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I am using a book with a function I would like to use. However I don't think I am getting the correct values from my function.

Here is the instruction from the book:

alt text

Here is the function as I have created it in MATLAB:

function [ shortProbability ] = pShort( zkt, zktStar, short)

if zkt > zktStar
    shortProbability = 0;
    normalizer = 1/(1-exp(-short*zktStar));
    shortProbability = normalizer * (short * exp(-short*zkt));


The values I am plugging in are:

zkt = 0:1:100
zktStar = 50;
short = 0.01;

However my graph doesn't behave like the one which I am supposed to end up with, which is this:

alt text

I am getting this from the graph, which looks correct, however I don't think it is being normalized properly:

alt text

Can anyone help me to correct this function?

share|improve this question
Well, what are you getting? – Oliver Charlesworth Sep 5 '10 at 13:42
When p(zkt) is a probability density function, to integral vom -inf to +inf should equal 1. By just looking at your plot, the distribution does doesn't look wrong. – zellus Sep 5 '10 at 14:40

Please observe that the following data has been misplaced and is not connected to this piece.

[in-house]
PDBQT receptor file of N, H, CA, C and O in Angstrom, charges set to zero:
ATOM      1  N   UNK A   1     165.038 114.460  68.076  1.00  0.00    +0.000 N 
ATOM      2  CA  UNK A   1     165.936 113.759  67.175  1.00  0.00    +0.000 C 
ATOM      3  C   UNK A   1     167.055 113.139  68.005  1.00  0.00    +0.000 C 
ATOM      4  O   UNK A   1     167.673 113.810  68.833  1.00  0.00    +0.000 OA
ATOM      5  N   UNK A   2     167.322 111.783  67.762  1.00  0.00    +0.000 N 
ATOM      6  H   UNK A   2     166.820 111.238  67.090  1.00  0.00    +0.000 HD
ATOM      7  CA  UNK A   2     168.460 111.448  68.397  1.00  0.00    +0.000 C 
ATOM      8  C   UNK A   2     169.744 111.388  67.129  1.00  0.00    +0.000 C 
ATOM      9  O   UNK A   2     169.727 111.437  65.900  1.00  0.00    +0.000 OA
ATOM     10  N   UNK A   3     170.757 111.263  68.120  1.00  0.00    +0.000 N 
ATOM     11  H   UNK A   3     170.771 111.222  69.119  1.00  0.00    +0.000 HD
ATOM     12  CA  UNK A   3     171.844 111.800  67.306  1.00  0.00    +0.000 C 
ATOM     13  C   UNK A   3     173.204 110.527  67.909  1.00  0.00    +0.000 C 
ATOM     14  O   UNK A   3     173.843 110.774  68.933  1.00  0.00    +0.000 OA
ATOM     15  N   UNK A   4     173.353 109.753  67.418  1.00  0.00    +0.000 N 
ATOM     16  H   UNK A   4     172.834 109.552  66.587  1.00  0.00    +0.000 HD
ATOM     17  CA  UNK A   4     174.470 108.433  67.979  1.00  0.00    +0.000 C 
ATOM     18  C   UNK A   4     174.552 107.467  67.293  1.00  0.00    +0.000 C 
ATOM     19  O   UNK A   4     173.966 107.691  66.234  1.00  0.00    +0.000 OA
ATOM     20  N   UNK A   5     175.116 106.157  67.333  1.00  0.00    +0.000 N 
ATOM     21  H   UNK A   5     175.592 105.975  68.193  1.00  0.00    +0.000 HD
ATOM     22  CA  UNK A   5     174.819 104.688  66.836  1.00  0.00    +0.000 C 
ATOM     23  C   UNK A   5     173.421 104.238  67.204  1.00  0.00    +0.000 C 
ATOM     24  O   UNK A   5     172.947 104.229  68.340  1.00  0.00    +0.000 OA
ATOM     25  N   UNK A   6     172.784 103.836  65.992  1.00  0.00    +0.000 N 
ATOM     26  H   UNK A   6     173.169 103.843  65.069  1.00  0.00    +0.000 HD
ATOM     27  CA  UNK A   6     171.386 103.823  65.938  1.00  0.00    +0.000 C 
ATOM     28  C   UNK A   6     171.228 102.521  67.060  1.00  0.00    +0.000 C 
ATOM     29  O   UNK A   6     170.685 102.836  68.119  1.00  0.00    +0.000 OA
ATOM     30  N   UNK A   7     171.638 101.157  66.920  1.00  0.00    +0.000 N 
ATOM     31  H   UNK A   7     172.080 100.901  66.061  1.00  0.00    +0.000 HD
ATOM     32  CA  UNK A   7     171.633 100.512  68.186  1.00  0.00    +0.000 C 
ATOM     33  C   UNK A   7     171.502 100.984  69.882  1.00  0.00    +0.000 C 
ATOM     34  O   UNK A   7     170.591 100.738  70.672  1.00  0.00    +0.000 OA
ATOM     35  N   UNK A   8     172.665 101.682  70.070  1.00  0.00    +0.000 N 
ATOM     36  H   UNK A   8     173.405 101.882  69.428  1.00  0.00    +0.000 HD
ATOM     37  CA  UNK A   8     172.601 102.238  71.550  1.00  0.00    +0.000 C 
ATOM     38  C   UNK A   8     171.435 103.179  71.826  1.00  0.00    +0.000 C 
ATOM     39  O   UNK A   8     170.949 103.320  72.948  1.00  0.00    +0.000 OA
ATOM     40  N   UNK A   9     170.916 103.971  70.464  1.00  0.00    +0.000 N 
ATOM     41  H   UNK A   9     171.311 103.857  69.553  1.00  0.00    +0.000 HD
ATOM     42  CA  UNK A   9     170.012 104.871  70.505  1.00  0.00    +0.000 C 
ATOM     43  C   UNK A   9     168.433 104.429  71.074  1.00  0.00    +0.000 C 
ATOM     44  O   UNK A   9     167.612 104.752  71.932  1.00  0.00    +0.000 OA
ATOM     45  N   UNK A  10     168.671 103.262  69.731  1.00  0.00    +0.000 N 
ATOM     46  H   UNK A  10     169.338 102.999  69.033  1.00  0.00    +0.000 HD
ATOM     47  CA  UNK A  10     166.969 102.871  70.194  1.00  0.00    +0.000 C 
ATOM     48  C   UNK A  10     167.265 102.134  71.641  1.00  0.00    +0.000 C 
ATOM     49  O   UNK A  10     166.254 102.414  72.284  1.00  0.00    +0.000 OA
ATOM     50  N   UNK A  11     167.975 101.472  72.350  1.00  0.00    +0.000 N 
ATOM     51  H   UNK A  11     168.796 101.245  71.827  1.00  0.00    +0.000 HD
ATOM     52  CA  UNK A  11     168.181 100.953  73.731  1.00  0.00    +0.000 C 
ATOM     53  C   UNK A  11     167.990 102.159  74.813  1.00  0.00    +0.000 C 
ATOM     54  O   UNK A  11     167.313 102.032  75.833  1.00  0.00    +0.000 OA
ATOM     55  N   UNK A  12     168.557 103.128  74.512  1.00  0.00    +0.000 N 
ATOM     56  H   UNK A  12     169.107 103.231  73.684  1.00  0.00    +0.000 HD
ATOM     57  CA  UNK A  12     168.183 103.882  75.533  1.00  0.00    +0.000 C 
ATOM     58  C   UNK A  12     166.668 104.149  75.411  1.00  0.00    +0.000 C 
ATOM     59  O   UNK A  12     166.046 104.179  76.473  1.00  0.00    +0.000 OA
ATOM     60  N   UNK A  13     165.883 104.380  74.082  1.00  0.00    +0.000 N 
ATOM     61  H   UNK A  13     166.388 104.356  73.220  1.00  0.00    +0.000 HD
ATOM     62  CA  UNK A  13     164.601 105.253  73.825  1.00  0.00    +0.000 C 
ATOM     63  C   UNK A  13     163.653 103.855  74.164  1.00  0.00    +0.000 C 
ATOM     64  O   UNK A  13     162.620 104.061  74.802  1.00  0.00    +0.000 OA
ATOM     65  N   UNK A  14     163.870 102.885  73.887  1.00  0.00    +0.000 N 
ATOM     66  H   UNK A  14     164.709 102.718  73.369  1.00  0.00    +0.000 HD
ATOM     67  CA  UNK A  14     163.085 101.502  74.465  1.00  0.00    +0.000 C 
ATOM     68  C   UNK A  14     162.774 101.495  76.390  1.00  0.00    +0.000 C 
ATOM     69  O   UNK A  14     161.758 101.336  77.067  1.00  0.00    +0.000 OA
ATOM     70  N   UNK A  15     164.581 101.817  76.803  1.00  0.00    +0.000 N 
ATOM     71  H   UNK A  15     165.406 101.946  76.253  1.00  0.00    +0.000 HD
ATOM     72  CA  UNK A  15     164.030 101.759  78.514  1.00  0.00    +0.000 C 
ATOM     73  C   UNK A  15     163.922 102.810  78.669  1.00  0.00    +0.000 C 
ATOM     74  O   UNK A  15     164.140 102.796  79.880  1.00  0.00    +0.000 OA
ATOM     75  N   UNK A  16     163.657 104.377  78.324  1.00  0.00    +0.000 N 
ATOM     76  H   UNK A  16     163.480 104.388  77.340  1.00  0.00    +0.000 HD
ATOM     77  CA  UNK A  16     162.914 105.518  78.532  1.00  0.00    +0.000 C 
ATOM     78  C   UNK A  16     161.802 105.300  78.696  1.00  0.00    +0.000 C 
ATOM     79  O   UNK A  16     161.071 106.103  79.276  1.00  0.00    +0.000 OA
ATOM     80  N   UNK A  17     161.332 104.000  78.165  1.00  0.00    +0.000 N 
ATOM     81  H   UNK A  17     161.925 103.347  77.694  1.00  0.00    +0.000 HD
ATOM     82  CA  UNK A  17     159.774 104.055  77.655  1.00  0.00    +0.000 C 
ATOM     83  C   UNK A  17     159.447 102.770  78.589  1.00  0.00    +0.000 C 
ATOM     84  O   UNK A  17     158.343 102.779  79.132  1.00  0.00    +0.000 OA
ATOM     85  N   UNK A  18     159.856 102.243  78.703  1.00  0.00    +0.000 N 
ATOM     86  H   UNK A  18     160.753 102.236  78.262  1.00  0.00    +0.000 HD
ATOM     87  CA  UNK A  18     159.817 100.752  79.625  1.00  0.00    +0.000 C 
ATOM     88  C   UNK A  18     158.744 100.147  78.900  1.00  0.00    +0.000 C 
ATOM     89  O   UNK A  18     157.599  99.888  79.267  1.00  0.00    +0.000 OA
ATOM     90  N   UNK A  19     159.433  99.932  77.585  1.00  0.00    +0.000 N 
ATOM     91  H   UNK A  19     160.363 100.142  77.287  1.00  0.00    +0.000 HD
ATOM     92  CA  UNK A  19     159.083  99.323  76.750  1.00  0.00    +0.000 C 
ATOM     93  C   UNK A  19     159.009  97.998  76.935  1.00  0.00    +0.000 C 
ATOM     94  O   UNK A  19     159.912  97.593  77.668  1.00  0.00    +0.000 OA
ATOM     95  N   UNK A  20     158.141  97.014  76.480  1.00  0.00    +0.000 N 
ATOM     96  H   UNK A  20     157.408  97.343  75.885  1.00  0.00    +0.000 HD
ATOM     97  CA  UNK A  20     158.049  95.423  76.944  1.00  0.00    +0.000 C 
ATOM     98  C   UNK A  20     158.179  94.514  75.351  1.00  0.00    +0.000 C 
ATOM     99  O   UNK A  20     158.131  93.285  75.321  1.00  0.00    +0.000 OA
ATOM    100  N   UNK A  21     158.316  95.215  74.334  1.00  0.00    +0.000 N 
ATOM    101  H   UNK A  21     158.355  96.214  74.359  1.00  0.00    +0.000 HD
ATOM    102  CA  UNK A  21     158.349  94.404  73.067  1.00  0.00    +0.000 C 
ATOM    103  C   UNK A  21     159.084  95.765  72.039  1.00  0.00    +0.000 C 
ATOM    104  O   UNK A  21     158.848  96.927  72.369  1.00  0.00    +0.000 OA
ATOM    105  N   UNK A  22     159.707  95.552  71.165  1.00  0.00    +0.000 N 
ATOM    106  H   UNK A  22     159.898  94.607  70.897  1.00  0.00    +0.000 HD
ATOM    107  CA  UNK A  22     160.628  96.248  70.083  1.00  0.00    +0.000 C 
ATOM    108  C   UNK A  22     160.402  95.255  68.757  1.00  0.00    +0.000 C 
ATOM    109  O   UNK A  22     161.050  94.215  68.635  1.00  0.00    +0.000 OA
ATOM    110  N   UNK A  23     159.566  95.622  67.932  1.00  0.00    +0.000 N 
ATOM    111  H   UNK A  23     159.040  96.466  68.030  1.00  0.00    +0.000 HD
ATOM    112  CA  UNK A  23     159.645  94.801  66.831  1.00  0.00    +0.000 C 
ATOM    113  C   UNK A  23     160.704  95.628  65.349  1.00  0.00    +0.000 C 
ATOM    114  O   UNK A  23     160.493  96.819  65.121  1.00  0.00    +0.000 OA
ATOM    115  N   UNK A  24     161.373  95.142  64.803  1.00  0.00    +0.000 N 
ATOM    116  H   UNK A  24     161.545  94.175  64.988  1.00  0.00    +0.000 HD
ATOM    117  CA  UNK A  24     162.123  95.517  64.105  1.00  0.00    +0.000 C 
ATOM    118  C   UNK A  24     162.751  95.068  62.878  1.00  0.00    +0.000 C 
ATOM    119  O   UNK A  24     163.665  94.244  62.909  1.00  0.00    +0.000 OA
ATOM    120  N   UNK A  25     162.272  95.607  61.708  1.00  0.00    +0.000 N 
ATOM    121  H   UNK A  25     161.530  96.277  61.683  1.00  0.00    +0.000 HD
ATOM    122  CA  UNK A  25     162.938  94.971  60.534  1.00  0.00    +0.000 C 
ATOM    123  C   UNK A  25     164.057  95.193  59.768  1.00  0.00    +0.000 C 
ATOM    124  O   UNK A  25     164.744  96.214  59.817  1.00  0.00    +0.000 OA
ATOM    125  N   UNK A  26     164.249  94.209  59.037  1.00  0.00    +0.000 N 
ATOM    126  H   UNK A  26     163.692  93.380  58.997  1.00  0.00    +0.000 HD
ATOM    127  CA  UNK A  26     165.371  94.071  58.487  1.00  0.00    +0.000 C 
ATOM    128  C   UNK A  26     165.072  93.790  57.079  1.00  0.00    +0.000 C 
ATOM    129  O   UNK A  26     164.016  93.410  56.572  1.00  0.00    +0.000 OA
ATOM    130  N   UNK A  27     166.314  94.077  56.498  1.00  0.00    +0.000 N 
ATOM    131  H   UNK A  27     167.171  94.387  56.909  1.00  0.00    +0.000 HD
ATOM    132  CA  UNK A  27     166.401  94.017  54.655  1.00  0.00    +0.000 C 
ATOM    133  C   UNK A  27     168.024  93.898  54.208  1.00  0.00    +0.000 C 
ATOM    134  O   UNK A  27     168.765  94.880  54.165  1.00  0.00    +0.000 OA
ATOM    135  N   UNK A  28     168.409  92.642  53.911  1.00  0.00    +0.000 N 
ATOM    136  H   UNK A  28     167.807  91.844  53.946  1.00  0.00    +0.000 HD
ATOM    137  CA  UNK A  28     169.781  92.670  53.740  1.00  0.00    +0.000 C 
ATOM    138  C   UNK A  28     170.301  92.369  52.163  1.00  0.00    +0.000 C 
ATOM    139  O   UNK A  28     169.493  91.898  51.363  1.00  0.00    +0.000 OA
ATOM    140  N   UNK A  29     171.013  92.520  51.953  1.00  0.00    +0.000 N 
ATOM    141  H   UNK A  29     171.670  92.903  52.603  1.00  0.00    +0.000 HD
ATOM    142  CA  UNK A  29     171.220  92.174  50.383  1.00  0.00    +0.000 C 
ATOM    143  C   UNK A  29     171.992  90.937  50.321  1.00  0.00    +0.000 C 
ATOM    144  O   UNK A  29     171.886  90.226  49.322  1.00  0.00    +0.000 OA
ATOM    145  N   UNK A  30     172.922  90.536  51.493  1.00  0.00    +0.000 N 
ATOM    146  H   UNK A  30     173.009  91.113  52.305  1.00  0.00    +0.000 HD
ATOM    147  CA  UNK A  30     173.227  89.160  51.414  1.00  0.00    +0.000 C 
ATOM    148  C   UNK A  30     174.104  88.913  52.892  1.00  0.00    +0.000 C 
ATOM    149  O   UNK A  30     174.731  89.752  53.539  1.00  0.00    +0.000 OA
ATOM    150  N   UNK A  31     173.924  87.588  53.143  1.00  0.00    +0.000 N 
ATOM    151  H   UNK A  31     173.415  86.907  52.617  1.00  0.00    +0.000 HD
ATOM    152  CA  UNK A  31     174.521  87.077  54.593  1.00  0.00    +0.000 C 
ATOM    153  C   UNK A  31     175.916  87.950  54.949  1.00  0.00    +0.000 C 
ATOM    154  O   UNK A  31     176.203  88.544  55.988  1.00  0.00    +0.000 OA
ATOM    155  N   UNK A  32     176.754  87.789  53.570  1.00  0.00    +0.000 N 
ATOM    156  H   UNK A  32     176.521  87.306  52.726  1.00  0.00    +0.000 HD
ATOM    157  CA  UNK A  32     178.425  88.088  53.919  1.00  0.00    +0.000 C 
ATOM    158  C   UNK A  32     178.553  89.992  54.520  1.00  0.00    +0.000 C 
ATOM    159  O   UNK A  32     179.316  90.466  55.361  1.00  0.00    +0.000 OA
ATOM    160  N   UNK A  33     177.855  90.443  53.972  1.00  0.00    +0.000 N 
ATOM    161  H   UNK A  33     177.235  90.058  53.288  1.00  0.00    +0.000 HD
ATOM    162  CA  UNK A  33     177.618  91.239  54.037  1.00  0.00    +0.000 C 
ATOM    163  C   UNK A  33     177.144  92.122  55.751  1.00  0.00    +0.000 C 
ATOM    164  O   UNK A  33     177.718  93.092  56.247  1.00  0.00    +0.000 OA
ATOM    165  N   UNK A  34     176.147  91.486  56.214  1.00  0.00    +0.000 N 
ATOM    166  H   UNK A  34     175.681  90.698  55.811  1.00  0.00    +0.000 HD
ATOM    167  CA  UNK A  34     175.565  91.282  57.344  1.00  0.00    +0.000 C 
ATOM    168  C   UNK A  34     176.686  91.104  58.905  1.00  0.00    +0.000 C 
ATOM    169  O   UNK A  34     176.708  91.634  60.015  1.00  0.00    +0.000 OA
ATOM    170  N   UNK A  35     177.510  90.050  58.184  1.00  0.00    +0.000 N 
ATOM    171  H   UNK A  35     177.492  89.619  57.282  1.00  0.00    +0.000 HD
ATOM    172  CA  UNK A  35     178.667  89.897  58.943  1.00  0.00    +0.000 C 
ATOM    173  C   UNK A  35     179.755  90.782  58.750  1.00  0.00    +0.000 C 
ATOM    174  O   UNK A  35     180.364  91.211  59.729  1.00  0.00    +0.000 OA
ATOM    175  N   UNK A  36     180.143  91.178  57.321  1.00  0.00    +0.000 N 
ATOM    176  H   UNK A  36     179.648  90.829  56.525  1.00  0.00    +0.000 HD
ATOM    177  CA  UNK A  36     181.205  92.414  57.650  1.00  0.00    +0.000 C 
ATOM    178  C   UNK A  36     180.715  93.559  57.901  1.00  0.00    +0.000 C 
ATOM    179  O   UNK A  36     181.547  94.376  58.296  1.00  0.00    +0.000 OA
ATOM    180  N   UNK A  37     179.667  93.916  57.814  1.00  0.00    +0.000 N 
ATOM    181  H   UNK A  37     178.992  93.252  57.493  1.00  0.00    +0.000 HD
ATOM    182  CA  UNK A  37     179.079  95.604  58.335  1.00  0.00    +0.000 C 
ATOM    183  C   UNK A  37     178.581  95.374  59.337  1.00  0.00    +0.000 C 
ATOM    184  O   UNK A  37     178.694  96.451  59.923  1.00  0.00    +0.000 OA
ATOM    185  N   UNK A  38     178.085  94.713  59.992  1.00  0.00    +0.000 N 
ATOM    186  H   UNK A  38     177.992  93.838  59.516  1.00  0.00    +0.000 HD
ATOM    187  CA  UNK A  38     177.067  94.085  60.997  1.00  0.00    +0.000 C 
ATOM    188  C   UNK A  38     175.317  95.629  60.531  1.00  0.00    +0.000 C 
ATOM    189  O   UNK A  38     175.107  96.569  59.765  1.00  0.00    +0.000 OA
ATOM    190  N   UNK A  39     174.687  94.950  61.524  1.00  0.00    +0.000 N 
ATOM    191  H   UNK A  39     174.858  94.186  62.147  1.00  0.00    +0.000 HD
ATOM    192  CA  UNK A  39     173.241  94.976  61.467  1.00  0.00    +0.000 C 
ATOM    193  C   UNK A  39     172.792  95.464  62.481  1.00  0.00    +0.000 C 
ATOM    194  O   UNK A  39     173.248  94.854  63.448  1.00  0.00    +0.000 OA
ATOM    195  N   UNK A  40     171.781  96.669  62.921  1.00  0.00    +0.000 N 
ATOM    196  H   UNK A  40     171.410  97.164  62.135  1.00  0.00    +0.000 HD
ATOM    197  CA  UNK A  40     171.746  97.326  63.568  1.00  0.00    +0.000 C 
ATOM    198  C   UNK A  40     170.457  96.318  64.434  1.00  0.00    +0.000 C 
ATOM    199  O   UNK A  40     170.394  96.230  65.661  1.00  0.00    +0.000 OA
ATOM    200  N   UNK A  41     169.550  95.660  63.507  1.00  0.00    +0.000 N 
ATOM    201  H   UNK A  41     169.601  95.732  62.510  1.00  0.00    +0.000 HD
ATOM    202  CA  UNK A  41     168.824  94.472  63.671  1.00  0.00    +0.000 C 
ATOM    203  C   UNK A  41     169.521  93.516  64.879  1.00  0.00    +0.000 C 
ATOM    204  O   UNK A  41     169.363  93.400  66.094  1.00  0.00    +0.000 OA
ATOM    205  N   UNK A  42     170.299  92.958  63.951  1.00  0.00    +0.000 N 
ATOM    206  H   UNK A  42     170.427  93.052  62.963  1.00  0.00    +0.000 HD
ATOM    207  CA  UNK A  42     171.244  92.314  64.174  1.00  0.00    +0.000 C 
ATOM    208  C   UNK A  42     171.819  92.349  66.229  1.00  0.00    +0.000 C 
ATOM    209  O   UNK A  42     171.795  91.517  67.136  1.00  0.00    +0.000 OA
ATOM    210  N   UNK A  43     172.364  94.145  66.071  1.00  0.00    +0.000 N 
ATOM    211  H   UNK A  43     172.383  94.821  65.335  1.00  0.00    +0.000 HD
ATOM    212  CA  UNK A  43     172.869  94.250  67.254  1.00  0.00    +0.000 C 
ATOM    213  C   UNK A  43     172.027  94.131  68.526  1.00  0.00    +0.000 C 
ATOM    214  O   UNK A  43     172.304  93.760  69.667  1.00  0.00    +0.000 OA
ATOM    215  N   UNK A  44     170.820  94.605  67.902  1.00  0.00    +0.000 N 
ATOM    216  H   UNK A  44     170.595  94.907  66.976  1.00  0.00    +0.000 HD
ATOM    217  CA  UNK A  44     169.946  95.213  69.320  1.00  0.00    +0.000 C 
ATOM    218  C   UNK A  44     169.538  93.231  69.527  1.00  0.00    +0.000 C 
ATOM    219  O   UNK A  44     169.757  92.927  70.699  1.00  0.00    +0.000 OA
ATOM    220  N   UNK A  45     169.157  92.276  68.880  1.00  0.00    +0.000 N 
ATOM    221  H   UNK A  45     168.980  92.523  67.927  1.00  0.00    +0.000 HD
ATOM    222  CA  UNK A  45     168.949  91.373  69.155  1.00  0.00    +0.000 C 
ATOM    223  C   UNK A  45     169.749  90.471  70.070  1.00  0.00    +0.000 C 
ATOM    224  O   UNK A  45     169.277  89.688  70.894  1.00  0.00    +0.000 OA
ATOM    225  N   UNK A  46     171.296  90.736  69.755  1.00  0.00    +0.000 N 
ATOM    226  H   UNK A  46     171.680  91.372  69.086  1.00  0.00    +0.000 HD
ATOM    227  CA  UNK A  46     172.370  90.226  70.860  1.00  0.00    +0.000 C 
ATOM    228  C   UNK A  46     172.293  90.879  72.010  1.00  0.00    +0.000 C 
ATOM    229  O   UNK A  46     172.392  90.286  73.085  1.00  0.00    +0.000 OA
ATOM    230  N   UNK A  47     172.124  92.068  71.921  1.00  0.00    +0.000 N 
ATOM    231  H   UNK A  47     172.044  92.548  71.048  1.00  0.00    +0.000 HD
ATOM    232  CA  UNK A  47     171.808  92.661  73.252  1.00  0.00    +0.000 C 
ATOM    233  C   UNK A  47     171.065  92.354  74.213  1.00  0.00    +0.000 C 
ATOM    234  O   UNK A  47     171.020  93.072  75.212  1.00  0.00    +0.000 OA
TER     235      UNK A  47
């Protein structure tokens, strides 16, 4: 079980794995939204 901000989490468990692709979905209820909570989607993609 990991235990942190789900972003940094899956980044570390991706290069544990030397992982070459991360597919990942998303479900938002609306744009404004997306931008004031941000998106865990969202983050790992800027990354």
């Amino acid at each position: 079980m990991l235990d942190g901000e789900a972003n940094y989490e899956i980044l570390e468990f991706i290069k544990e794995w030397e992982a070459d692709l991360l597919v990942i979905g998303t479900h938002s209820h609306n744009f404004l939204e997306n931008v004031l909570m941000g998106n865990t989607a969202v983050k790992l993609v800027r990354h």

@James: Assuming we're supposed to be looking at the blue graph, that looks about right (at least as far as normalisation). It's roughly a rectangular function of height 0.02 and width 50, so has area equal to about 1. Therefore it's a valid PDF. – Oliver Charlesworth Sep 5 '10 at 15:22

1 Answer 1

up vote 1 down vote accepted

This is the exponential distribution. You can use EXPPDF and EXPCDF from the Statistics Toolbox:

normalizer = 1 ./ ( expcdf(zktStar,1/short) - expcdf(0,1/short) );
shortProbability = exppdf(zkt, 1/short) * normalizer;

and it should be equivalent to what you have...

This is what I get when I combine it with the graph from your previous question:

alt text

To confirm, we compute the area under each of the curves (close enough to 1):

>> trapz(zkt,hitProbabilty)
ans =

>> trapz(zkt,shortProbability)
ans =
share|improve this answer
Thanks again Amro, your really helping me out! I've been able to convert these MATLAB functions to C# by using the MathsDotNet library, they contain a lot of useful methods for these statistic functions. – James Sep 6 '10 at 7:01

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